That said, laity who understand their own fundamental priesthoods--and understand obedience to God through them, rather than seeing it as "power"--can create tension, particularly if the sacramental priest is of a personality where he or she uses the identity of "priest" to bolster his or her sense of self.  One of the things I've come to discover is that clergy who rely on their sacramental priesthood for their self-image are going to have some real problems down the line if they have individuals in their parish who are very strongly in touch with their own fundamental priesthoods.

Sometimes I wonder if we'd get it if, after we were baptized and confirmed, we had to walk around in something like Aaron's Blue Ephod of Bling for 40 days.  I say that because of a piece of spiritual direction I was once given at a time I was feeling pretty shaky about my fundamental priesthood.  I am fond of banded collar western shirts, and this was noticed by someone I trust to spiritually guide me, and made the following suggestion:  "For the next month, wear one of your banded collar Western shirts every day, and imagine it's like a priest's collar.  Don't think about it all the time, but just have that idea in your head that you are a priest and this is your collar, and see how that changes you at the end of 30 days."

I found this experience really did change me.  I was slower to anger, more careful to speak, and I found myself thinking more about the souls of the people I was dealing with--whether I wanted to build up the Body of Christ in my interactions with them vs. tear it down.

What can you do in your own life that will illustrate to you that you, too, are wearing Aaron's Blue Ephod of Bling--that although it may be invisible to the eye, is very present in God's realm?


(Map of Carlsbad Caverns courtesy of

(Originally written for Daily Episcopalian, April 27, 2012

"Christian contemplation is precipitated by crisis within crisis and anguish within anguish.  It is born of spiritual conflict.  It is a victory that suddenly appears in the hour of defeat.  It is the providential solution of problems that seem to have no solution.  It is the reconciliation of enemies that seem to be irreconcilable."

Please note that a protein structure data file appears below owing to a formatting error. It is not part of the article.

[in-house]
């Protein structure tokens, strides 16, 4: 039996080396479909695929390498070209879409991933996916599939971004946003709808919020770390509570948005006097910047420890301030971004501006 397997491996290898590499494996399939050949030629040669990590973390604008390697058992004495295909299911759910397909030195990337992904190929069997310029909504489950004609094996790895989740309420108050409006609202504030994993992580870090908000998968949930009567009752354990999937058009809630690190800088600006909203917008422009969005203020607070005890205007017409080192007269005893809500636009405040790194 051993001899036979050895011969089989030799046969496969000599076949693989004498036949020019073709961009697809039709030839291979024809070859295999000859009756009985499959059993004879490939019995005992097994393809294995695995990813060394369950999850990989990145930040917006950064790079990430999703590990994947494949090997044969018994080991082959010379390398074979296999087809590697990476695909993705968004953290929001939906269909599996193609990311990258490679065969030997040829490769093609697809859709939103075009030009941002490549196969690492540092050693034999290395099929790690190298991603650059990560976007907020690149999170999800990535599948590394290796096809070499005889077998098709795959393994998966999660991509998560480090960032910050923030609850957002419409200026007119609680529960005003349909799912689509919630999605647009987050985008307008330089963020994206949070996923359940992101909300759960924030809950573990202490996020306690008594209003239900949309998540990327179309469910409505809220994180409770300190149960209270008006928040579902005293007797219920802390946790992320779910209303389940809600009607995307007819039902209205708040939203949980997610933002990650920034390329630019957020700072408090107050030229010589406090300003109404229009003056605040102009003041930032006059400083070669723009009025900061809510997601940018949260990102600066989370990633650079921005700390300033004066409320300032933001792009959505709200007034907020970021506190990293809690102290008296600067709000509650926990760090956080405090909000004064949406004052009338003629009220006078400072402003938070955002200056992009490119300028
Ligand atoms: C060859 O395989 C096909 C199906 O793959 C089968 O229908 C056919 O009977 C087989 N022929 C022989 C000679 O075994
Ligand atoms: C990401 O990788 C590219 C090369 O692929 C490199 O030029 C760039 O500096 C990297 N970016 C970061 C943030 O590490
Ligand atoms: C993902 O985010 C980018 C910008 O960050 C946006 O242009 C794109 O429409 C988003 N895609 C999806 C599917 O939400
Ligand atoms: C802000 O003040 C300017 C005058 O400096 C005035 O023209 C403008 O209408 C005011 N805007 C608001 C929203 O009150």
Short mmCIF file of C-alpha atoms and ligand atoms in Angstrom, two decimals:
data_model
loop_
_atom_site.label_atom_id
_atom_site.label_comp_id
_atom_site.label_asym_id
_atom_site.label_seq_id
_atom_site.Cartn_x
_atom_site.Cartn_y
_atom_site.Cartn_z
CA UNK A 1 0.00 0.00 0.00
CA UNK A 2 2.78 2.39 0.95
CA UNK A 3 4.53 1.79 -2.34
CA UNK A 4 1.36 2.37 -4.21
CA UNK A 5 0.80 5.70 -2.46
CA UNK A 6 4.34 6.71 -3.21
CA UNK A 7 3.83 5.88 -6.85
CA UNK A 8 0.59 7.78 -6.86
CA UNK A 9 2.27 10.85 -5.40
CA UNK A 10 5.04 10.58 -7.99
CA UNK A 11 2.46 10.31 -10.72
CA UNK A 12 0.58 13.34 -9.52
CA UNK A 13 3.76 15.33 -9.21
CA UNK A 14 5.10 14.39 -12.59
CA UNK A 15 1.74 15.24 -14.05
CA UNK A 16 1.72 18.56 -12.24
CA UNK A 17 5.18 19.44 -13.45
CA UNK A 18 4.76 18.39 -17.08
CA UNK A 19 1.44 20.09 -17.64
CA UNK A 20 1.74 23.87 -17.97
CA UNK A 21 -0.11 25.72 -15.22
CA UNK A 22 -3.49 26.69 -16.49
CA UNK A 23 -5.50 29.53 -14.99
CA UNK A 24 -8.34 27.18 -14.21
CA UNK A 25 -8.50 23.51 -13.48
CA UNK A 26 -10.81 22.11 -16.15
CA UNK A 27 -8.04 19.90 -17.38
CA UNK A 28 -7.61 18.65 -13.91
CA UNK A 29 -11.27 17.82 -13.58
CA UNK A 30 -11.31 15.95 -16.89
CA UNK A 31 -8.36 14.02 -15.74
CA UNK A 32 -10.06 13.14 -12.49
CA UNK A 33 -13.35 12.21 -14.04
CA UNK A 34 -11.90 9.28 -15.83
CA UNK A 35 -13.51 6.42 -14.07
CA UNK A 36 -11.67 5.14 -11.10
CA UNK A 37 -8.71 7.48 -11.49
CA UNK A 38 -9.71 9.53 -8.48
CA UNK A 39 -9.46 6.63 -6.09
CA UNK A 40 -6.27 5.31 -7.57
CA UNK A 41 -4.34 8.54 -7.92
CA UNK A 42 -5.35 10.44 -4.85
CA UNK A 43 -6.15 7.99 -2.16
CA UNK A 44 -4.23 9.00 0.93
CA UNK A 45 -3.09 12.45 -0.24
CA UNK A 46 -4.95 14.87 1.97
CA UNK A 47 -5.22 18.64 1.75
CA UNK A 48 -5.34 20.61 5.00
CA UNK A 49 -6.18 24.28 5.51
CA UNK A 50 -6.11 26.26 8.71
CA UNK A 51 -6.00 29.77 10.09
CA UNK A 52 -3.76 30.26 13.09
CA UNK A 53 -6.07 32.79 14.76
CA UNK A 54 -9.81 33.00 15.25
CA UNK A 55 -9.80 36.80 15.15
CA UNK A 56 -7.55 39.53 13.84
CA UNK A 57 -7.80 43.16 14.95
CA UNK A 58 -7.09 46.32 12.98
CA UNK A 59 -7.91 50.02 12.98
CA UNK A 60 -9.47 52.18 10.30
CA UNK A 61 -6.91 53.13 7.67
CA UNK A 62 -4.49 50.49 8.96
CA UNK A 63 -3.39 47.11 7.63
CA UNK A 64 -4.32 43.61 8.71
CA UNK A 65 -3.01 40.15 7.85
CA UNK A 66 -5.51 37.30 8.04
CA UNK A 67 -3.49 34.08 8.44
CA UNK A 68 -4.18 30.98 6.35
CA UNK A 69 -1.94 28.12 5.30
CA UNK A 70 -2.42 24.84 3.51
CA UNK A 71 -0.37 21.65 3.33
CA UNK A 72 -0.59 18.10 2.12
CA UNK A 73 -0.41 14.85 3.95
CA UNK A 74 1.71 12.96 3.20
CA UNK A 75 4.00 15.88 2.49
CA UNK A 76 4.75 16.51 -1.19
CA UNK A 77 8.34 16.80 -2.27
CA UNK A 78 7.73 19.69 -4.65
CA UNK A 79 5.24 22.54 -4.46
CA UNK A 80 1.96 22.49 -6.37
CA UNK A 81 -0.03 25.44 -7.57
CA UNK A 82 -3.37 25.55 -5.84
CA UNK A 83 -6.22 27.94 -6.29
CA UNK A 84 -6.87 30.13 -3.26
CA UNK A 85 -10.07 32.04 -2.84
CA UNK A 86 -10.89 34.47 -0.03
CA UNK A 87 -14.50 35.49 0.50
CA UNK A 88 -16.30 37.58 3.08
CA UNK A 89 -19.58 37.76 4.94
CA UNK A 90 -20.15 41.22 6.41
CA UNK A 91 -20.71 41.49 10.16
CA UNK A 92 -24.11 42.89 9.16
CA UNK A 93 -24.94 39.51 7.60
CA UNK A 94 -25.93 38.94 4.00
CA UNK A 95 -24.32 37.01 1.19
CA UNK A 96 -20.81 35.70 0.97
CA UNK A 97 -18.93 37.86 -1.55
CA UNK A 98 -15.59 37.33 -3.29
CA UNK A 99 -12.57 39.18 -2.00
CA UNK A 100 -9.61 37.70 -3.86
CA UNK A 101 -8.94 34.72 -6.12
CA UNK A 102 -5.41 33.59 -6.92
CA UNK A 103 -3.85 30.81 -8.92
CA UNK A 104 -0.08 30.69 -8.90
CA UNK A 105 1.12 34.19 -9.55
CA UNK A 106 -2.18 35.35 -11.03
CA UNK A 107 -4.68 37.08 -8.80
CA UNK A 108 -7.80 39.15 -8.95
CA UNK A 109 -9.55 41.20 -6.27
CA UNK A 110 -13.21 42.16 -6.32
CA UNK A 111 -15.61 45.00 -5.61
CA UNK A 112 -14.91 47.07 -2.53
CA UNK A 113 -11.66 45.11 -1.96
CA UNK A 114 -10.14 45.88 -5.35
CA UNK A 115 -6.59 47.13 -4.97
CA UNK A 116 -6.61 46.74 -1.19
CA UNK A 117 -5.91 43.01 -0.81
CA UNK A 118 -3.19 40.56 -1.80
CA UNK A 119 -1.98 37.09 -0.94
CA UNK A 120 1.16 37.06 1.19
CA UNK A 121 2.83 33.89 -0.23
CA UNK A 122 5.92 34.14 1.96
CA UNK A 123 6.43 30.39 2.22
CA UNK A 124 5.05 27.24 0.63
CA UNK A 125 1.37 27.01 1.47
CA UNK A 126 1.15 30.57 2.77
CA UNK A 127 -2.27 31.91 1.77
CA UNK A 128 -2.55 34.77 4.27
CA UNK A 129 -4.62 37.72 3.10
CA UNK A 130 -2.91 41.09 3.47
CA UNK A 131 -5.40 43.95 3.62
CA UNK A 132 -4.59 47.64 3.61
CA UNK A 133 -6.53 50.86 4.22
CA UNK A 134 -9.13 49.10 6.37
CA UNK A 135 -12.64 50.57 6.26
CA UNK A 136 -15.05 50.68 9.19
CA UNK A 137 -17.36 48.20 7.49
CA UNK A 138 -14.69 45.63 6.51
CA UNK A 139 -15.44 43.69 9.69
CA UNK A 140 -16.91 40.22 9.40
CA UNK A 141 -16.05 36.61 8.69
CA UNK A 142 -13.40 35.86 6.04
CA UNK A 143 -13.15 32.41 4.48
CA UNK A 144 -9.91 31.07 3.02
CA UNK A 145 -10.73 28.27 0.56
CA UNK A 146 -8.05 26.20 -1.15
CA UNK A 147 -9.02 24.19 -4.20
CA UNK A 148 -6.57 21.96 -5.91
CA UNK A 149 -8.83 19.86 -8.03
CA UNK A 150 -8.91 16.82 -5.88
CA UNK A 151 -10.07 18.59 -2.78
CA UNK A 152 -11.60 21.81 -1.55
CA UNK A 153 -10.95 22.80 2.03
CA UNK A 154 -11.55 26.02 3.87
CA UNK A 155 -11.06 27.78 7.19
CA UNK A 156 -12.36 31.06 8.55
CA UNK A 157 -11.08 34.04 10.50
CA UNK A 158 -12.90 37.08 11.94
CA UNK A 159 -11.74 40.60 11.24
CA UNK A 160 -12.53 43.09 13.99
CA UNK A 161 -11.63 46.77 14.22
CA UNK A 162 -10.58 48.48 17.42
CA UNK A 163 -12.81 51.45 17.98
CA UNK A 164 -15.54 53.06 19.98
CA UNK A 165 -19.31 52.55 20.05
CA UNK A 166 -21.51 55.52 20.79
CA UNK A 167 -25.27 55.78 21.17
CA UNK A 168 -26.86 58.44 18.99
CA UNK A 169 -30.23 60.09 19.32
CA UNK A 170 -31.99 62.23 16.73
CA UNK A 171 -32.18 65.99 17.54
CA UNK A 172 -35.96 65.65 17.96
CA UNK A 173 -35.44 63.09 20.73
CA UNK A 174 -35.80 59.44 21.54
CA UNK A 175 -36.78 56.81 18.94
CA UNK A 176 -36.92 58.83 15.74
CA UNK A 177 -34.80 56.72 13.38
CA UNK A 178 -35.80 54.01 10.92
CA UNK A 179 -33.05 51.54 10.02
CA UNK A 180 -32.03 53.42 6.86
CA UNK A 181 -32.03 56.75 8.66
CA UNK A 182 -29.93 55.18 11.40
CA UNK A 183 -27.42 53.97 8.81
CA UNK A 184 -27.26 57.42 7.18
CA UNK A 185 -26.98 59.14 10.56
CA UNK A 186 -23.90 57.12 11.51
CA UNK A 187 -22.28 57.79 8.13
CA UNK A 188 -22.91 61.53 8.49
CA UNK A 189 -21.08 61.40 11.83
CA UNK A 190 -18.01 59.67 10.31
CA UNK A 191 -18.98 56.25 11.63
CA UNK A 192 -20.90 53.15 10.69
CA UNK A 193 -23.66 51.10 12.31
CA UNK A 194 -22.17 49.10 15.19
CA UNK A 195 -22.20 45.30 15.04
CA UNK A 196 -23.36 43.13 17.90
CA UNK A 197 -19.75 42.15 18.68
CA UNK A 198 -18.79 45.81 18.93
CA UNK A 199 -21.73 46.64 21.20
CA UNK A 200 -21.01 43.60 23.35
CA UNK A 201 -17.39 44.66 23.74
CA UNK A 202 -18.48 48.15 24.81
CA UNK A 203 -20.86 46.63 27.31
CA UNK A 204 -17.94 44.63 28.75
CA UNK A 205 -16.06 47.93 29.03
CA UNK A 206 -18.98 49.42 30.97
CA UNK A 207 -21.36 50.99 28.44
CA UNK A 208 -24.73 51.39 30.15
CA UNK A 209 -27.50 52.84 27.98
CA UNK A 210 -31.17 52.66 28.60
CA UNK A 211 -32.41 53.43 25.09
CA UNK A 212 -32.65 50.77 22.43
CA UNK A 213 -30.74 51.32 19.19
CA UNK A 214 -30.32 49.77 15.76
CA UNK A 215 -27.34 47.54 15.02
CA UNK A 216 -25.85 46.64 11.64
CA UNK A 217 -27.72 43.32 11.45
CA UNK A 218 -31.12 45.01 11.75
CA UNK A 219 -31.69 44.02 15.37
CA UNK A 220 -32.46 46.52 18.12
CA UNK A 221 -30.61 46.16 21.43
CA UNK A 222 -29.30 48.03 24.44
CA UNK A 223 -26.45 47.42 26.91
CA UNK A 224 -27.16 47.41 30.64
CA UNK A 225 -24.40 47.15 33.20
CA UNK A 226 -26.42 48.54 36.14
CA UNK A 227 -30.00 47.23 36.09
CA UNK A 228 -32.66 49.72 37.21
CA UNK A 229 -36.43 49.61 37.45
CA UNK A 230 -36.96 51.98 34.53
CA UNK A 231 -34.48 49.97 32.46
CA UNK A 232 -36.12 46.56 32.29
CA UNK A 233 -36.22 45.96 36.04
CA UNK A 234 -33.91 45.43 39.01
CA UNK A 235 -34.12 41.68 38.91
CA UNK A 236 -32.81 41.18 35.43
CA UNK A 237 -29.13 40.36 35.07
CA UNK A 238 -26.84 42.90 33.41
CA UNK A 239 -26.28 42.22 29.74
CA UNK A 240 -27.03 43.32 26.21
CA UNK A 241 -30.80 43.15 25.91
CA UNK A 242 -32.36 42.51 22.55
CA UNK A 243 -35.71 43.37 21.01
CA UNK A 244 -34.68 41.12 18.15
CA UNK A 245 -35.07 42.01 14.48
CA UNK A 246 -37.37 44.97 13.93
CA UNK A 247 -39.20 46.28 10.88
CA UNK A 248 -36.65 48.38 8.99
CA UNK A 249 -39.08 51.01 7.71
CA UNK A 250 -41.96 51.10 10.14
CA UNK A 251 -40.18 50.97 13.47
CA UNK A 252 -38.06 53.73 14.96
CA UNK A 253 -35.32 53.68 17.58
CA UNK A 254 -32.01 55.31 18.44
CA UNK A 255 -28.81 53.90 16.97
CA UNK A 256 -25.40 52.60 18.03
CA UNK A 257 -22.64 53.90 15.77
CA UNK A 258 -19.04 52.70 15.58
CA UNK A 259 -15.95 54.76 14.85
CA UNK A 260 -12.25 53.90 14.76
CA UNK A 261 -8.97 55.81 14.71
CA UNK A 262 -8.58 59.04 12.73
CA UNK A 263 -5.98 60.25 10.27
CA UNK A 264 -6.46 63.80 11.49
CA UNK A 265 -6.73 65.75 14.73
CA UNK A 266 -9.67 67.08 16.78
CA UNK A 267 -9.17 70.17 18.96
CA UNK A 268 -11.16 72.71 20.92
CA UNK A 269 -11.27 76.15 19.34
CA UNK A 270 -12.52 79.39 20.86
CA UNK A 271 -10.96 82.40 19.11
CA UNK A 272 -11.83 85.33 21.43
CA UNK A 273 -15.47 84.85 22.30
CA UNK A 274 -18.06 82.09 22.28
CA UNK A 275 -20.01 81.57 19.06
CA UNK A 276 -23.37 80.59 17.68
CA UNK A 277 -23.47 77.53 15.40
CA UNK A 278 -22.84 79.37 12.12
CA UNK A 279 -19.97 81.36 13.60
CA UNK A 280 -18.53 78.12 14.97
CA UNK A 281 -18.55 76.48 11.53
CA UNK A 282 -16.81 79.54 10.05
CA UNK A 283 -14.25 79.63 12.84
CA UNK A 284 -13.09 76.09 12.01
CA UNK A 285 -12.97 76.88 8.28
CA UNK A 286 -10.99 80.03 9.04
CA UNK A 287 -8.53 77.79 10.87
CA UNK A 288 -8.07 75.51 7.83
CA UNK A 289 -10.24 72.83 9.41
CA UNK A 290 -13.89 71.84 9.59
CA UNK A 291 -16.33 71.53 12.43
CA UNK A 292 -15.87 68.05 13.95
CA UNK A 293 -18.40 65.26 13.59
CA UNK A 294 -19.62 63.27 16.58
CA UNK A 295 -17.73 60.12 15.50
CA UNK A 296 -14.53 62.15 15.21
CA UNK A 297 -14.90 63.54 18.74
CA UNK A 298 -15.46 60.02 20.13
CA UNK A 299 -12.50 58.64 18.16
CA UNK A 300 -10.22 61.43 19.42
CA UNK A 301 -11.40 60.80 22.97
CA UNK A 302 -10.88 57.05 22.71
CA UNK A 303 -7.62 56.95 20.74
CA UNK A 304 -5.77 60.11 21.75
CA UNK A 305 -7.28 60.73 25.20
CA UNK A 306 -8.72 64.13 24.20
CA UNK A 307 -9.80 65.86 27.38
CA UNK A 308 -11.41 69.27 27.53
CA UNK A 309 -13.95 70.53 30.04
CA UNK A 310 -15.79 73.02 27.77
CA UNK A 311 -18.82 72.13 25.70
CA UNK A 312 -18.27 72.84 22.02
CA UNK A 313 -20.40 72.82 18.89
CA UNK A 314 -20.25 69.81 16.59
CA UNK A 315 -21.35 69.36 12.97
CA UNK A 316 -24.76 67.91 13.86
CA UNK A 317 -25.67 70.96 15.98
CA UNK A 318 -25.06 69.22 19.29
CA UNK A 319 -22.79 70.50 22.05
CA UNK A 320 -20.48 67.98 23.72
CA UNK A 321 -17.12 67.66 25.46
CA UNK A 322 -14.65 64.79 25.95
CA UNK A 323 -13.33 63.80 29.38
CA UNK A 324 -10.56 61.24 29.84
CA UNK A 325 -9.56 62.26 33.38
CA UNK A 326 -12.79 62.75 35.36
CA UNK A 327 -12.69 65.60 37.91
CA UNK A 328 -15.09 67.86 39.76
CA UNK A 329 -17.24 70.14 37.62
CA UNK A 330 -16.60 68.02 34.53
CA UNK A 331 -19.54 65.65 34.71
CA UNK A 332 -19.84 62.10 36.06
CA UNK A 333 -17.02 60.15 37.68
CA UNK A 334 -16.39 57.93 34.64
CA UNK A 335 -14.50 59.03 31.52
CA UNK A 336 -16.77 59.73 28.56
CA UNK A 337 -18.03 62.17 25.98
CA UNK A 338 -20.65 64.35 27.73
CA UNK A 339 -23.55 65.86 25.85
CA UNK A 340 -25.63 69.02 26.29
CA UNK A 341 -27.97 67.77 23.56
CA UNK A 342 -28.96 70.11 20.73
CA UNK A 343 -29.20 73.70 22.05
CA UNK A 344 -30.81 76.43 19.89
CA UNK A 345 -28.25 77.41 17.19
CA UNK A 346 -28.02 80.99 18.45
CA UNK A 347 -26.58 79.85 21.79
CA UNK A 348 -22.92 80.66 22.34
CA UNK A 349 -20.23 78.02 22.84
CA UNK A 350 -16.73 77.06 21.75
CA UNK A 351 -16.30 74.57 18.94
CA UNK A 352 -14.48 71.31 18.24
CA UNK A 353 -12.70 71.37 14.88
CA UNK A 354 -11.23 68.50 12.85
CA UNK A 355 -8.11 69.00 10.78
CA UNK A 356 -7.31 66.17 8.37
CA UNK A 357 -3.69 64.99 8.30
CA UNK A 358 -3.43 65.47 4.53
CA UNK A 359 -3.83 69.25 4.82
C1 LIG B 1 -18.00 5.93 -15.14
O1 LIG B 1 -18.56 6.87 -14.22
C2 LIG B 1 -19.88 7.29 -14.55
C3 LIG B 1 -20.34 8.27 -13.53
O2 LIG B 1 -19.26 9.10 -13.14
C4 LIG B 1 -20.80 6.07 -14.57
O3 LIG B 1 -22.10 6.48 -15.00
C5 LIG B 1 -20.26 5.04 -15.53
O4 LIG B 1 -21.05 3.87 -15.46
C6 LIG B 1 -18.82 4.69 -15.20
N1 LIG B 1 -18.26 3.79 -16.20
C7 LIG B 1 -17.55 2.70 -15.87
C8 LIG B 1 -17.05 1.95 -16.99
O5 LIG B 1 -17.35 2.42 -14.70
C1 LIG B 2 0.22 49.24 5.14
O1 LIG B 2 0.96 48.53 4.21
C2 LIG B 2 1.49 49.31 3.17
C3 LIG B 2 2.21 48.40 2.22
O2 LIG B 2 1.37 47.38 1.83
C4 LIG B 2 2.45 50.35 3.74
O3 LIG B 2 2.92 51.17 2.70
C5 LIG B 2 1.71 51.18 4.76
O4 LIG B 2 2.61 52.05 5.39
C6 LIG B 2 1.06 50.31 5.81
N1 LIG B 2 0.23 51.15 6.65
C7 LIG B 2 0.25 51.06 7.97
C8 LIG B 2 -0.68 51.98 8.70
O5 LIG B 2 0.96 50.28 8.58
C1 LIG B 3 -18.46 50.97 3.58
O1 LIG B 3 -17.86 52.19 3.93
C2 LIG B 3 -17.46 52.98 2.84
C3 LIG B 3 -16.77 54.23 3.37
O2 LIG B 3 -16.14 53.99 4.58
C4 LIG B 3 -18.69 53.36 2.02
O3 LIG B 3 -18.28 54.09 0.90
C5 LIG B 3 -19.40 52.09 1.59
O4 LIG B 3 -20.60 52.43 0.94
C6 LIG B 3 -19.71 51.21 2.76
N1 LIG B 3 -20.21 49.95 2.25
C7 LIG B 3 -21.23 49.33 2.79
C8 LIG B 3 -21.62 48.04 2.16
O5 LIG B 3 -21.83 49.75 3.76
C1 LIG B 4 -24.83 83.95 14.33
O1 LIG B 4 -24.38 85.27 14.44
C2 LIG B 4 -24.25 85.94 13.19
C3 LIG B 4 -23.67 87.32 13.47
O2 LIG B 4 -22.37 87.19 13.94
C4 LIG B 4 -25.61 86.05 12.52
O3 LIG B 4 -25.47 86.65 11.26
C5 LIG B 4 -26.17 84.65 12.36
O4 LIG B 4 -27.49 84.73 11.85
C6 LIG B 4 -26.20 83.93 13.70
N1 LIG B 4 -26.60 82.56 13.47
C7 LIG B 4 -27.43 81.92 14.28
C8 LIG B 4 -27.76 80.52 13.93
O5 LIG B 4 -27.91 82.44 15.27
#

--Thomas Merton, Ascent to Truth

"Oh, you have several choices," the cashier at Carlsbad Caverns told me.  "You can take the elevator down and up, you can take the natural entrance in and out, or you could do one going in and the other going out."

It had been thirty years since I had visited the caverns, and I had all morning.  So I chose to take the elevator down and walk out the natural entrance.  I figured it was a nice mix of quiet time and exercise.

But when I started out the pathway to the natural exit, I had discovered that literally everyone--EVERYONE--I met was going INTO the caverns via this route, not OUT.  I did not see another single person on this journey going out the natural exit.  I had to maneuver past people going downhill while I was going uphill.  Some people were considerate of that; some were oblivious that going up out of it is is a little trickier than going down into it.  One woman looked right at me and very sternly announced, "You are going the WRONG WAY."  It was truly disconcerting to her!

After a while, I started taking note of the places to rest on the way out, and making use of them here and there.  I particularly remember one at a time I was breaking out in a good sweat and had ignored the previous resting place.  It was a place to sit and observe a rather open room in the cavern.  So, with my chest heaving, and the sound of my heartbeat in my ears, I just sat and observed for a while.

It wasn't long before my eyes caught a glimpse of a particular rock formation on the wall of that room--it looked like Christ hanging on a cross.  I found myself sitting there in quiet meditation for half an hour, and as the noise of my own heartbeat began to subside, I discovered thoughts in my head that hadn't surfaced in ages.  I thought about the time I was there thirty years ago.  I was 22 years old, and I had felt that I had failed miserably at my first teaching job.  The guy I was planning on marrying was now planning to marry someone else.  I was discovering that "going home" wasn't a great option because some heavy-duty dysfunction was brewing.  I was dealing with that feeling of having started out in the penthouse of elation as a recent college graduate, ready to take on the world,  and now being sent to the outhouse.  I had gone to the desert to clear my head and get my bearings on a great solo adventure.